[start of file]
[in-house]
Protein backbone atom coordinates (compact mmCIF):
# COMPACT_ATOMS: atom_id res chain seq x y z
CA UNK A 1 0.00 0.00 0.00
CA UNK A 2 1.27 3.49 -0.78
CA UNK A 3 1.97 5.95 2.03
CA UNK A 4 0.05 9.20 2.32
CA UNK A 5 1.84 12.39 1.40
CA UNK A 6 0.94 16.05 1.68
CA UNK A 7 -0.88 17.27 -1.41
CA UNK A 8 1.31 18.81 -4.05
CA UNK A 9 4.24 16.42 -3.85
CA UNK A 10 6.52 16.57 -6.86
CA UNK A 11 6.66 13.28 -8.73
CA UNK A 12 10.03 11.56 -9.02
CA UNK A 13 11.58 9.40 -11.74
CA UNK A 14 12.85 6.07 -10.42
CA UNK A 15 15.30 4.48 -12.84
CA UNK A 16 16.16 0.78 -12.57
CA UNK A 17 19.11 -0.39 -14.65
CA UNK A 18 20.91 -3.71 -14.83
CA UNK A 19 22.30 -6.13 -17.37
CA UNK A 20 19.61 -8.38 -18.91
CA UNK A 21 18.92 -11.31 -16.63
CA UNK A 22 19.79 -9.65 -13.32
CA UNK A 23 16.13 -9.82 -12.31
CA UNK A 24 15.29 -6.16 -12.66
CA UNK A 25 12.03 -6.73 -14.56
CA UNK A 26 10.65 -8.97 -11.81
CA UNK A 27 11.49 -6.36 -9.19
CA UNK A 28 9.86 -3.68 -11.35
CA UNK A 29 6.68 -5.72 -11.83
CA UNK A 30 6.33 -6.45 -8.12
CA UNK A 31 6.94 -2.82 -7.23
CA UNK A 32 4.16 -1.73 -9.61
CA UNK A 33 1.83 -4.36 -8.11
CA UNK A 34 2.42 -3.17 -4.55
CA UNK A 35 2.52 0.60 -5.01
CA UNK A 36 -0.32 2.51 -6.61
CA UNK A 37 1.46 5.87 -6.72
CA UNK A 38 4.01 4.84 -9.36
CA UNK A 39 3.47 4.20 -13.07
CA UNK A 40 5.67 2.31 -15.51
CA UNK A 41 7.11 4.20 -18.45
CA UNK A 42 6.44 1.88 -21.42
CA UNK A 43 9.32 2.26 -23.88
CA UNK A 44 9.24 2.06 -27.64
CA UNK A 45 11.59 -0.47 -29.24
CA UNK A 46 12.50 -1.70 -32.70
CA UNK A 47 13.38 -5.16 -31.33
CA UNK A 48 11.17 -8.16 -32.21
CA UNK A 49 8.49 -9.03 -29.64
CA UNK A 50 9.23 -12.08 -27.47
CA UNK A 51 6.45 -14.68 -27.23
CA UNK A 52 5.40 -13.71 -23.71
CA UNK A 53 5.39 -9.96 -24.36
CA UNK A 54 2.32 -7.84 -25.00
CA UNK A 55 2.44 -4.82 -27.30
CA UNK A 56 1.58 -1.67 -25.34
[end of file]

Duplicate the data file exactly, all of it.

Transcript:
[in-house]
Protein backbone atom coordinates (compact mmCIF):
# COMPACT_ATOMS: atom_id res chain seq x y z
CA UNK A 1 0.00 0.00 0.00
CA UNK A 2 1.27 3.49 -0.78
CA UNK A 3 1.97 5.95 2.03
CA UNK A 4 0.05 9.20 2.32
CA UNK A 5 1.84 12.39 1.40
CA UNK A 6 0.94 16.05 1.68
CA UNK A 7 -0.88 17.27 -1.41
CA UNK A 8 1.31 18.81 -4.05
CA UNK A 9 4.24 16.42 -3.85
CA UNK A 10 6.52 16.57 -6.86
CA UNK A 11 6.66 13.28 -8.73
CA UNK A 12 10.03 11.56 -9.02
CA UNK A 13 11.58 9.40 -11.74
CA UNK A 14 12.85 6.07 -10.42
CA UNK A 15 15.30 4.48 -12.84
CA UNK A 16 16.16 0.78 -12.57
CA UNK A 17 19.11 -0.39 -14.65
CA UNK A 18 20.91 -3.71 -14.83
CA UNK A 19 22.30 -6.13 -17.37
CA UNK A 20 19.61 -8.38 -18.91
CA UNK A 21 18.92 -11.31 -16.63
CA UNK A 22 19.79 -9.65 -13.32
CA UNK A 23 16.13 -9.82 -12.31
CA UNK A 24 15.29 -6.16 -12.66
CA UNK A 25 12.03 -6.73 -14.56
CA UNK A 26 10.65 -8.97 -11.81
CA UNK A 27 11.49 -6.36 -9.19
CA UNK A 28 9.86 -3.68 -11.35
CA UNK A 29 6.68 -5.72 -11.83
CA UNK A 30 6.33 -6.45 -8.12
CA UNK A 31 6.94 -2.82 -7.23
CA UNK A 32 4.16 -1.73 -9.61
CA UNK A 33 1.83 -4.36 -8.11
CA UNK A 34 2.42 -3.17 -4.55
CA UNK A 35 2.52 0.60 -5.01
CA UNK A 36 -0.32 2.51 -6.61
CA UNK A 37 1.46 5.87 -6.72
CA UNK A 38 4.01 4.84 -9.36
CA UNK A 39 3.47 4.20 -13.07
CA UNK A 40 5.67 2.31 -15.51
CA UNK A 41 7.11 4.20 -18.45
CA UNK A 42 6.44 1.88 -21.42
CA UNK A 43 9.32 2.26 -23.88
CA UNK A 44 9.24 2.06 -27.64
CA UNK A 45 11.59 -0.47 -29.24
CA UNK A 46 12.50 -1.70 -32.70
CA UNK A 47 13.38 -5.16 -31.33
CA UNK A 48 11.17 -8.16 -32.21
CA UNK A 49 8.49 -9.03 -29.64
CA UNK A 50 9.23 -12.08 -27.47
CA UNK A 51 6.45 -14.68 -27.23
CA UNK A 52 5.40 -13.71 -23.71
CA UNK A 53 5.39 -9.96 -24.36
CA UNK A 54 2.32 -7.84 -25.00
CA UNK A 55 2.44 -4.82 -27.30
CA UNK A 56 1.58 -1.67 -25.34